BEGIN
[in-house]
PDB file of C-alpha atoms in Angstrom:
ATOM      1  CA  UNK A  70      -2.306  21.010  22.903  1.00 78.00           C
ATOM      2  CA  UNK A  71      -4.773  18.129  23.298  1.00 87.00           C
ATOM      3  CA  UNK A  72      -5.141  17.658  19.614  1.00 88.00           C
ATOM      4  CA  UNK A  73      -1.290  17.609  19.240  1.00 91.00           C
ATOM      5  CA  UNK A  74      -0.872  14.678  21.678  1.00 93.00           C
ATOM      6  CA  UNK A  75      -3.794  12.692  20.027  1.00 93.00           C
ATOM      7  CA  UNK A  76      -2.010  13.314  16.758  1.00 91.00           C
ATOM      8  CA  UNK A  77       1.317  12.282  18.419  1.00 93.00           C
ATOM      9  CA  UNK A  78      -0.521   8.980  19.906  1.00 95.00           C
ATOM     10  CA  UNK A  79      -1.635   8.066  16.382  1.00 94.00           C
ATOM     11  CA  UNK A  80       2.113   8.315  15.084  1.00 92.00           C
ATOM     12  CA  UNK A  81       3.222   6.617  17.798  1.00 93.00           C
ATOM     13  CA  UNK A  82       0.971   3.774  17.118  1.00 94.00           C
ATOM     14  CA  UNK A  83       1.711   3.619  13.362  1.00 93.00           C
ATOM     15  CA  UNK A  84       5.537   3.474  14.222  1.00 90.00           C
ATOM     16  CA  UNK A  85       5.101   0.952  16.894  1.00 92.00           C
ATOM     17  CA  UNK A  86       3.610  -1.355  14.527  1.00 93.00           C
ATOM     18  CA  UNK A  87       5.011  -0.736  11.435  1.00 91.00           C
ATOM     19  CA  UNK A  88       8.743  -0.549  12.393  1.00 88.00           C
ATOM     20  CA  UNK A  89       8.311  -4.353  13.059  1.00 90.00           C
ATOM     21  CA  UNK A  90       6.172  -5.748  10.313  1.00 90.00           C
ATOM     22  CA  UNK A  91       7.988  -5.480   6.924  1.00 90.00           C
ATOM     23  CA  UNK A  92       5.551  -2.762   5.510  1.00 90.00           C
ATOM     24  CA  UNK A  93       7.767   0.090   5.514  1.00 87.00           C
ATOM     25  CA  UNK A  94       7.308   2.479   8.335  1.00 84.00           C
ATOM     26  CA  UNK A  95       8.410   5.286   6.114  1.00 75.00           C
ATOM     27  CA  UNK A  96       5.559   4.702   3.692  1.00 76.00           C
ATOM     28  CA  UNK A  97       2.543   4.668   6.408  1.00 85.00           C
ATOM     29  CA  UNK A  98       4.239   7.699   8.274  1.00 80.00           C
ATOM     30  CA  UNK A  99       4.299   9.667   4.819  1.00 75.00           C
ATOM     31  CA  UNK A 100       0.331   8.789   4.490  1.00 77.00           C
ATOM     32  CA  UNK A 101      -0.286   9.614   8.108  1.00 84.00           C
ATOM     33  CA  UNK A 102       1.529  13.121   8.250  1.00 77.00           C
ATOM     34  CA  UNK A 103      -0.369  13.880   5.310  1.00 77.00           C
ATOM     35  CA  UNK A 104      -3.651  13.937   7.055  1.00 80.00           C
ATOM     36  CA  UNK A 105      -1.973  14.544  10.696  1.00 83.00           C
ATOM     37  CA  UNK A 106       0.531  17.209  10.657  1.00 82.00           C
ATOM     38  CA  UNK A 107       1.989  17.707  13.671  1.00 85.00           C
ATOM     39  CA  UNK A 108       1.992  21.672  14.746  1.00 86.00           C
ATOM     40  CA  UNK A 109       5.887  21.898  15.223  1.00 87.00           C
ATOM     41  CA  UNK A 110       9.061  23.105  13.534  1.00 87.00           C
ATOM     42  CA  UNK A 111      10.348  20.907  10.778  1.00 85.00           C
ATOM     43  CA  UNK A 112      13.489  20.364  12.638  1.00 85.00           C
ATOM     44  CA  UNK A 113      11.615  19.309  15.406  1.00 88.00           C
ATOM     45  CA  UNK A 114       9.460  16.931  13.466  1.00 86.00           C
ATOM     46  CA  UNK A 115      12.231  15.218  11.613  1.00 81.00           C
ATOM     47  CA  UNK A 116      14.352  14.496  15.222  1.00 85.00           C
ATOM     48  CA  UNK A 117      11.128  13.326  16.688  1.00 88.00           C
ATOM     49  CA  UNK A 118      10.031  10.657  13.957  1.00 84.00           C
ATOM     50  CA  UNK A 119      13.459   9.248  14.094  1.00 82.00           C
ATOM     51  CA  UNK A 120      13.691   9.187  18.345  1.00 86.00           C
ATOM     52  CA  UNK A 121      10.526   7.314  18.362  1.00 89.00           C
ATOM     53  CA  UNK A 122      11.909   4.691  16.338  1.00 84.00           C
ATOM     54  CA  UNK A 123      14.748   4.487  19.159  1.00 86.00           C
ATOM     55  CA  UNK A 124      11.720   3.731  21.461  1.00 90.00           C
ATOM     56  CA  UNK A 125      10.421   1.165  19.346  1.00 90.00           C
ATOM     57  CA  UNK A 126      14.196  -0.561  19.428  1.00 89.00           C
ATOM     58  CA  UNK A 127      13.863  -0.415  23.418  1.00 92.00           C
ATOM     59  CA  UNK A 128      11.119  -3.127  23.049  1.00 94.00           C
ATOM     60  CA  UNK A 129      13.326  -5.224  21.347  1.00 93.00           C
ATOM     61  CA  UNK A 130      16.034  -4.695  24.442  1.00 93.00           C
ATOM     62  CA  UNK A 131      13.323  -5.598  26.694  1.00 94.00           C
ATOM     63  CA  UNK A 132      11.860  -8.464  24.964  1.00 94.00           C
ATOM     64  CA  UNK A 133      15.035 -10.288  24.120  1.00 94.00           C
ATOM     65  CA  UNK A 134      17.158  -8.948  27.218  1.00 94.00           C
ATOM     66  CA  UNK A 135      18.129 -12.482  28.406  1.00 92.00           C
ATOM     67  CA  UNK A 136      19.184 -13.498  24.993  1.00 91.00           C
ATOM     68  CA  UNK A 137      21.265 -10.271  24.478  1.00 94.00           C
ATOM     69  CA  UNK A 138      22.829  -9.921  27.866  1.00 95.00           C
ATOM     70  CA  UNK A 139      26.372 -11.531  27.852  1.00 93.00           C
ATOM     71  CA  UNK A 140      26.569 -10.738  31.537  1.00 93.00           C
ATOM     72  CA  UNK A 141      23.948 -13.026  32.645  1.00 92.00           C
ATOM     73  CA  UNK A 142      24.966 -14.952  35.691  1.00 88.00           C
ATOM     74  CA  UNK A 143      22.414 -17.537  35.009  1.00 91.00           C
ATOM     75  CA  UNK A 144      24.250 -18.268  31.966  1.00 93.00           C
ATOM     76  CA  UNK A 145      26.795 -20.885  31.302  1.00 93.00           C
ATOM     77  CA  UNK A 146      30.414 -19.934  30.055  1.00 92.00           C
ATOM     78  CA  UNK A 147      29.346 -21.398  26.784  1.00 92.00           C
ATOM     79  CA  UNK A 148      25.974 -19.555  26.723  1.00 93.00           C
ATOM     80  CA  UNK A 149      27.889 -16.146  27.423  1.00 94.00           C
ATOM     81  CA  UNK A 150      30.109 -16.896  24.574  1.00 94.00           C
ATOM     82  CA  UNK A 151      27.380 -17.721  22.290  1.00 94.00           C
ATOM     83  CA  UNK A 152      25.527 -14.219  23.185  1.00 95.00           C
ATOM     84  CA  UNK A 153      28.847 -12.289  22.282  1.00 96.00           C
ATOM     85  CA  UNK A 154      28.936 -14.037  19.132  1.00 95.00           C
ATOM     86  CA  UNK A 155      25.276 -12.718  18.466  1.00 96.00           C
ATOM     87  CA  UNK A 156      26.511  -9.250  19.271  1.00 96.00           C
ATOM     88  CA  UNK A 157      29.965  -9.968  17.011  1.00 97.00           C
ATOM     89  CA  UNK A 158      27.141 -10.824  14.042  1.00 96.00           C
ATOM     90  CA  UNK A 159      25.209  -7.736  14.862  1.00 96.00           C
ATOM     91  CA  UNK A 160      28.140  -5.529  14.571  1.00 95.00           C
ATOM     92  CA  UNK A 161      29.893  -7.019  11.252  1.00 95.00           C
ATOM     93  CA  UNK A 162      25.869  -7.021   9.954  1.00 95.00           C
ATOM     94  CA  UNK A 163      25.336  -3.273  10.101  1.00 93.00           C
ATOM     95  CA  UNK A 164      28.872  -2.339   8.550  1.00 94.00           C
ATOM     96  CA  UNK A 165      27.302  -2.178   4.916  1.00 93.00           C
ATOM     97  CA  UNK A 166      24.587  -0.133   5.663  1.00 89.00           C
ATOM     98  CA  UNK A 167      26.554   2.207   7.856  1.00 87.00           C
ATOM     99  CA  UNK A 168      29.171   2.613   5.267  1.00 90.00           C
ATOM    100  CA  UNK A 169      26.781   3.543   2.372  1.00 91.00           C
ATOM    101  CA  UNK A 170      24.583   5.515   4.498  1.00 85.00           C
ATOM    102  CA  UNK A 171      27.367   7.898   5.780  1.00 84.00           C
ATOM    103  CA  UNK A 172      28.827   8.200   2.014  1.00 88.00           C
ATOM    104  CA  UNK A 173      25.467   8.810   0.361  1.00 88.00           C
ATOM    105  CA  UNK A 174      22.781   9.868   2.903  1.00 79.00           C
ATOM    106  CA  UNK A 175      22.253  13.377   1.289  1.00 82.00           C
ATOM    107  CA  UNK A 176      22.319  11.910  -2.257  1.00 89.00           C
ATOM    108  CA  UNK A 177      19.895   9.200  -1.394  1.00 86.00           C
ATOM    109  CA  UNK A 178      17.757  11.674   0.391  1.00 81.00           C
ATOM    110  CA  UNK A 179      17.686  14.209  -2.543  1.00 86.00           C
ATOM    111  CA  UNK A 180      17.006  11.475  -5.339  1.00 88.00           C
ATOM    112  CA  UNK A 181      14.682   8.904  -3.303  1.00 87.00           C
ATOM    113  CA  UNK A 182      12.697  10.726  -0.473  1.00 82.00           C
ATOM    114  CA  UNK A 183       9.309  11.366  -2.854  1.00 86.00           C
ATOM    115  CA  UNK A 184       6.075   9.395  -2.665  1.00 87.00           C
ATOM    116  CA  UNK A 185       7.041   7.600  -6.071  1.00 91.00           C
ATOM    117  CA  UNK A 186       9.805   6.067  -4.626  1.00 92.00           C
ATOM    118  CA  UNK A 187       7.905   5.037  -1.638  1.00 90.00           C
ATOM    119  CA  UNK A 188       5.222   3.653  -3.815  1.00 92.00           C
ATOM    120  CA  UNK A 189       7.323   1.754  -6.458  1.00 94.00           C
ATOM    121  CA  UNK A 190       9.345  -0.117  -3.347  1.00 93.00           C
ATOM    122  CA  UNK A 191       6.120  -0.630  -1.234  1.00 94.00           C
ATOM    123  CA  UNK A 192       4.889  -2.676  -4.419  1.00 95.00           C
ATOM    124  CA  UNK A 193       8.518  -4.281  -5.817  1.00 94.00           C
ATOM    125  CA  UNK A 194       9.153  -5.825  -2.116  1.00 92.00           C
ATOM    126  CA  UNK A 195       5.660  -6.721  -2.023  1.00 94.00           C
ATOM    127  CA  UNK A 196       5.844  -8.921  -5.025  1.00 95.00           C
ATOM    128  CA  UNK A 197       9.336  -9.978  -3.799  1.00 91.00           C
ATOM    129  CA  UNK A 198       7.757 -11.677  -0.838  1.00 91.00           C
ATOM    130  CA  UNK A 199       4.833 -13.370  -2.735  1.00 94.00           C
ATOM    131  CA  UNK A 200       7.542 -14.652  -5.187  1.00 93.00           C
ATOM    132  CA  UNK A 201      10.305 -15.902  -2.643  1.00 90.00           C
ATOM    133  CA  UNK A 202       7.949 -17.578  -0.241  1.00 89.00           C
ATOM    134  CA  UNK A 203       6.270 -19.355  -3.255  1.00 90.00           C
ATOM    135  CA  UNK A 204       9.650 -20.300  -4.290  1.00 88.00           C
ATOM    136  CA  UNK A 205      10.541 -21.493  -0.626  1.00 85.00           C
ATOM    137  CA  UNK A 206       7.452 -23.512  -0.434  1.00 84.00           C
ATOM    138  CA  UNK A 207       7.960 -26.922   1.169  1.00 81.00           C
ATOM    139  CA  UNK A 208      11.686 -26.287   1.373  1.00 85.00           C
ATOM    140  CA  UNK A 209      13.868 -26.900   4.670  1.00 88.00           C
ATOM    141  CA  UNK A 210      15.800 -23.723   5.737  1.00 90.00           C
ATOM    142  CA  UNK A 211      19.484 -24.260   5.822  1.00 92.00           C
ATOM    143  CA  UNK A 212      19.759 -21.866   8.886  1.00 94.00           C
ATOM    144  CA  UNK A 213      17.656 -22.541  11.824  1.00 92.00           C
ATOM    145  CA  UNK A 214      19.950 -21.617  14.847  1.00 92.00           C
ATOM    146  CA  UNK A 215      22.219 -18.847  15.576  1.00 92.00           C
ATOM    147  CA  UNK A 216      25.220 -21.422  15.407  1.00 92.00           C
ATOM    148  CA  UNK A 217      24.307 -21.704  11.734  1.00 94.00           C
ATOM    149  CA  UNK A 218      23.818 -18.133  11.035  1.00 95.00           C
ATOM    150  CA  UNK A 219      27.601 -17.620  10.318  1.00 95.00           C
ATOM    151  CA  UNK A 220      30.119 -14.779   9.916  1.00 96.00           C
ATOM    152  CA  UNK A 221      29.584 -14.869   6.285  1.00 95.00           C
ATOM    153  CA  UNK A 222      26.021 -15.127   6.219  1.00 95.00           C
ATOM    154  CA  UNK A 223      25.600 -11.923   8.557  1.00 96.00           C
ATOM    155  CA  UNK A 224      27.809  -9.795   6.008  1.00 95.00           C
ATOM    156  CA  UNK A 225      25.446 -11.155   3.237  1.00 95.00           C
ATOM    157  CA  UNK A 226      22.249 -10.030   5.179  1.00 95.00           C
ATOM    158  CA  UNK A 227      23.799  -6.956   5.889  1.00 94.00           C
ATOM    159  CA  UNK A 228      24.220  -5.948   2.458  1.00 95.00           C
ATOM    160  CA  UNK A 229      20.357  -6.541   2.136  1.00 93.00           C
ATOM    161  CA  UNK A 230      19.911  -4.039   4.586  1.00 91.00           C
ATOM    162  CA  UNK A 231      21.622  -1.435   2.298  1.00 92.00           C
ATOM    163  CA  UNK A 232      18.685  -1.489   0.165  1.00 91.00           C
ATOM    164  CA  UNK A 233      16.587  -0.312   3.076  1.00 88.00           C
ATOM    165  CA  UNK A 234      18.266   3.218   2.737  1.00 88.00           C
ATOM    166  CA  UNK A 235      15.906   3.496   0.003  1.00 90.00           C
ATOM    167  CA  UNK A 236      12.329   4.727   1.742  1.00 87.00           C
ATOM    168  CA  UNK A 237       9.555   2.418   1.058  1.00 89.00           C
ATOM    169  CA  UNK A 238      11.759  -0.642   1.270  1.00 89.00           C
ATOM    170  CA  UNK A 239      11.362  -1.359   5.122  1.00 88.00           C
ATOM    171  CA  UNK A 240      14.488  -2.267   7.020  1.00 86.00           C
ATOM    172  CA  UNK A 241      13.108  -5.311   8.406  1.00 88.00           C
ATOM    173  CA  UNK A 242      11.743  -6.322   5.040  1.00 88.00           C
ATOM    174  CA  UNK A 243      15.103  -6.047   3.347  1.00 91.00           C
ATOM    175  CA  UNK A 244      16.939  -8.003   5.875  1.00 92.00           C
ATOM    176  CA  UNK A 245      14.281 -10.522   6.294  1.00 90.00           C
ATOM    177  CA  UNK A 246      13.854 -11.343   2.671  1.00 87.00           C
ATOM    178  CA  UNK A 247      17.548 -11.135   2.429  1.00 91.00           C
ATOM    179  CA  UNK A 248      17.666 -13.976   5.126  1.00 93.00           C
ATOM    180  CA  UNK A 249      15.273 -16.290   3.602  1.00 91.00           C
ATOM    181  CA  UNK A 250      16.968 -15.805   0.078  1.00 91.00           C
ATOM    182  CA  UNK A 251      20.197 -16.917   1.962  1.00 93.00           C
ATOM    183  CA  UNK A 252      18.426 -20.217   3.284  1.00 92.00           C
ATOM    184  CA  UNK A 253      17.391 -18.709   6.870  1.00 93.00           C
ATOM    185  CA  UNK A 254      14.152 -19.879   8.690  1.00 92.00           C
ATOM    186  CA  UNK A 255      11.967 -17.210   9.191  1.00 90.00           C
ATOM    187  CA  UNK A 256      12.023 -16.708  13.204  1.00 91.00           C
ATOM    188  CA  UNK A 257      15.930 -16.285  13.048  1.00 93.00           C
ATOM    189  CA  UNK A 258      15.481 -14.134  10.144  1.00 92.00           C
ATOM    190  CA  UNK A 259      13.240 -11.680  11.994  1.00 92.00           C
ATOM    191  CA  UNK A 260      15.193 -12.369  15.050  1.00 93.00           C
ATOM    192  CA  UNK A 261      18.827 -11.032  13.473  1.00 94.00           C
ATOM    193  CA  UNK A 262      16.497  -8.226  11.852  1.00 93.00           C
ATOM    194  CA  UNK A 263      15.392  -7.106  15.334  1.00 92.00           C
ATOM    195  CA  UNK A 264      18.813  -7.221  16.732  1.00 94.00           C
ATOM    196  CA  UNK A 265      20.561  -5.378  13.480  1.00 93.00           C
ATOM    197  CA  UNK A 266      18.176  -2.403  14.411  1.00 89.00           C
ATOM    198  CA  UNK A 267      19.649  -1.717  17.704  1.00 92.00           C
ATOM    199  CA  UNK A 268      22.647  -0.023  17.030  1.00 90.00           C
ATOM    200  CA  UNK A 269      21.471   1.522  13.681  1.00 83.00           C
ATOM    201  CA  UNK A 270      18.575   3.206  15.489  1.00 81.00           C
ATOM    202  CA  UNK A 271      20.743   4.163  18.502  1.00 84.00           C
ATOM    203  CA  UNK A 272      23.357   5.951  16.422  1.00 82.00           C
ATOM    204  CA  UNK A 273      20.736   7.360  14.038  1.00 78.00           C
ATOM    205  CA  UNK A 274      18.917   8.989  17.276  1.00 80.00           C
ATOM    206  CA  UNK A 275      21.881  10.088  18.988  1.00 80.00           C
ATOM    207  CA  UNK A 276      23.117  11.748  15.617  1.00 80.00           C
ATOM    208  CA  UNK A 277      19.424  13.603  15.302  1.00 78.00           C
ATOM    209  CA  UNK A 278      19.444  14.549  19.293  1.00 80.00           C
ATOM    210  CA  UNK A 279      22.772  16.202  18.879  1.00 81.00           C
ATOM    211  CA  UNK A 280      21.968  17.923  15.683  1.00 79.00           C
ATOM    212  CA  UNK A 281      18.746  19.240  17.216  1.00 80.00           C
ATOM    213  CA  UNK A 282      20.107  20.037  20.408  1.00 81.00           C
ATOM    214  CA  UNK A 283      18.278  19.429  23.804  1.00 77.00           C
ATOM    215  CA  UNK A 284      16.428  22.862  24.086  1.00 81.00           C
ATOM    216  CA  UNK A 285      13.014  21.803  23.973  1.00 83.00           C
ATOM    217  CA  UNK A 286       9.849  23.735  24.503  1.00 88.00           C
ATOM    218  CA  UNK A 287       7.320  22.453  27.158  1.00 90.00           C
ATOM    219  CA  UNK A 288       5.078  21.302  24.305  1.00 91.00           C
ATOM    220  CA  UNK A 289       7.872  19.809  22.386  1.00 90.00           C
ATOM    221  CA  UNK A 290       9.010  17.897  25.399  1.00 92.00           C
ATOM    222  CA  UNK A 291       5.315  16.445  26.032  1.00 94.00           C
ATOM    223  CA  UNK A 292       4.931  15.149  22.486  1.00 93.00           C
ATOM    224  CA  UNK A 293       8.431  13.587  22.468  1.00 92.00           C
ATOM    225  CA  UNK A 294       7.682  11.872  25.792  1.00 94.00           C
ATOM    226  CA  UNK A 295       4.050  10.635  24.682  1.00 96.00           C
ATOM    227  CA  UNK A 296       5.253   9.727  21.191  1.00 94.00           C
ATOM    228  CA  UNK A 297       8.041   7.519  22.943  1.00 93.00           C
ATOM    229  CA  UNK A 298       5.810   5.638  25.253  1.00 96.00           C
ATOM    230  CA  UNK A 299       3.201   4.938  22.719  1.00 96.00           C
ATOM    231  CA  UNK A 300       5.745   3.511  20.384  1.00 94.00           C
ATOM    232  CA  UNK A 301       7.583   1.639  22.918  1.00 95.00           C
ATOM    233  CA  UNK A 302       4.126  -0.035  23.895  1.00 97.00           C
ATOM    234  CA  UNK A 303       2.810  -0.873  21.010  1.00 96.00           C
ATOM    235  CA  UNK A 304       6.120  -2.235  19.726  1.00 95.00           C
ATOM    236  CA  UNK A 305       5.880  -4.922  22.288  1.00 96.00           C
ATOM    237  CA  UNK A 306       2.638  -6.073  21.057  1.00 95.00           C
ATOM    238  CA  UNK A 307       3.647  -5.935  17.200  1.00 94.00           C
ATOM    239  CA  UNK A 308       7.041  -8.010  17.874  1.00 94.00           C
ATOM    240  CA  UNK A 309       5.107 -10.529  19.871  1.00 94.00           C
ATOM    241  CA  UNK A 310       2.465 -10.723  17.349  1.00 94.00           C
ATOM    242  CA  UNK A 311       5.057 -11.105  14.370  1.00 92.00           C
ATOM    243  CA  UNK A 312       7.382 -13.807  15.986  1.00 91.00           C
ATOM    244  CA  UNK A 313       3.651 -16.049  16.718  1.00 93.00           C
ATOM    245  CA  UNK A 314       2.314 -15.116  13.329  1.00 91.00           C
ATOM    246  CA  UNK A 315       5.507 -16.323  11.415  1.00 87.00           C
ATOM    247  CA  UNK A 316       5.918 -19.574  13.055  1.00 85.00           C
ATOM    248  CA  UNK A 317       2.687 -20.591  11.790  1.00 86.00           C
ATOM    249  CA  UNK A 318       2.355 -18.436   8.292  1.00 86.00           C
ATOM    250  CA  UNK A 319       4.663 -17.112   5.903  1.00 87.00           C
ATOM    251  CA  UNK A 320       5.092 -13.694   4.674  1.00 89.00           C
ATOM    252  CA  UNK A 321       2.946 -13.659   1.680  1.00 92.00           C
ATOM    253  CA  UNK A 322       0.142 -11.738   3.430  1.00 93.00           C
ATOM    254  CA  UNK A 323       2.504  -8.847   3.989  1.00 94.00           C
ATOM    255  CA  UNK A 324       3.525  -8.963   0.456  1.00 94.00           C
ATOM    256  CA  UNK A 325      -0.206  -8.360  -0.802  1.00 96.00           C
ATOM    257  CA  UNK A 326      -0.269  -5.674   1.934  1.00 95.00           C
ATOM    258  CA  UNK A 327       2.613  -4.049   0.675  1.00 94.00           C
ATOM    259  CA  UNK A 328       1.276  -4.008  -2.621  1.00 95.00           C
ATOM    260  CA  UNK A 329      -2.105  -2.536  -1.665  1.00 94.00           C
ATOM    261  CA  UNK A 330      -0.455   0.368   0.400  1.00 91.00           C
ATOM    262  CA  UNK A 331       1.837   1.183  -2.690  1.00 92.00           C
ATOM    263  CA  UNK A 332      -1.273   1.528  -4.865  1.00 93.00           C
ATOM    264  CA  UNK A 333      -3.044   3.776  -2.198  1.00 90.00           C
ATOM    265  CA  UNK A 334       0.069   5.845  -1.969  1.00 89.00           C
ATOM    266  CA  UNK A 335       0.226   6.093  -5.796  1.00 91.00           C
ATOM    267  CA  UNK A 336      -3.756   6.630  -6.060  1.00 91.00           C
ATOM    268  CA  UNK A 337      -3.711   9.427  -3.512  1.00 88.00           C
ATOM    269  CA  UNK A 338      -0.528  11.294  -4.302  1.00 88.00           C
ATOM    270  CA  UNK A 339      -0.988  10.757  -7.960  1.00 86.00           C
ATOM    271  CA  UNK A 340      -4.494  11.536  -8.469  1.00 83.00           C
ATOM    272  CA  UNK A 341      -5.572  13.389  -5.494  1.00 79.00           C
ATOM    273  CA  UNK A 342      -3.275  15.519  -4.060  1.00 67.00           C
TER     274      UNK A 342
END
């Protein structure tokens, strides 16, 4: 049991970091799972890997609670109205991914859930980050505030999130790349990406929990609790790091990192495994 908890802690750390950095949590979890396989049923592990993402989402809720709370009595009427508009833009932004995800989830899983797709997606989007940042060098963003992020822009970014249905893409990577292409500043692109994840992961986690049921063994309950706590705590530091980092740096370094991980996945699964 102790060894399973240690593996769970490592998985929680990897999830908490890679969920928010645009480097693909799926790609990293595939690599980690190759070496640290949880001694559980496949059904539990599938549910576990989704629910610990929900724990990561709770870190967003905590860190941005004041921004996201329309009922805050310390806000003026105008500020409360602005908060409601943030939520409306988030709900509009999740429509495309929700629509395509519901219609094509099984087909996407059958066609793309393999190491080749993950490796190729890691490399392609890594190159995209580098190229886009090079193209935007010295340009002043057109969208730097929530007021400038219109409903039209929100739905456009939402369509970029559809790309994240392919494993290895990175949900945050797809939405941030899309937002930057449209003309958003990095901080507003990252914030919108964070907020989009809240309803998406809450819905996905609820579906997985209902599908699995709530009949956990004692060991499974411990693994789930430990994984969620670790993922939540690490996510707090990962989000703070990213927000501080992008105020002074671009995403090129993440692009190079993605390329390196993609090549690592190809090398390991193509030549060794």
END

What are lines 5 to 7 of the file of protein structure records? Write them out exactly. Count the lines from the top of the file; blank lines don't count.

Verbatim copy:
ATOM      3  CA  UNK A  72      -5.141  17.658  19.614  1.00 88.00           C
ATOM      4  CA  UNK A  73      -1.290  17.609  19.240  1.00 91.00           C
ATOM      5  CA  UNK A  74      -0.872  14.678  21.678  1.00 93.00           C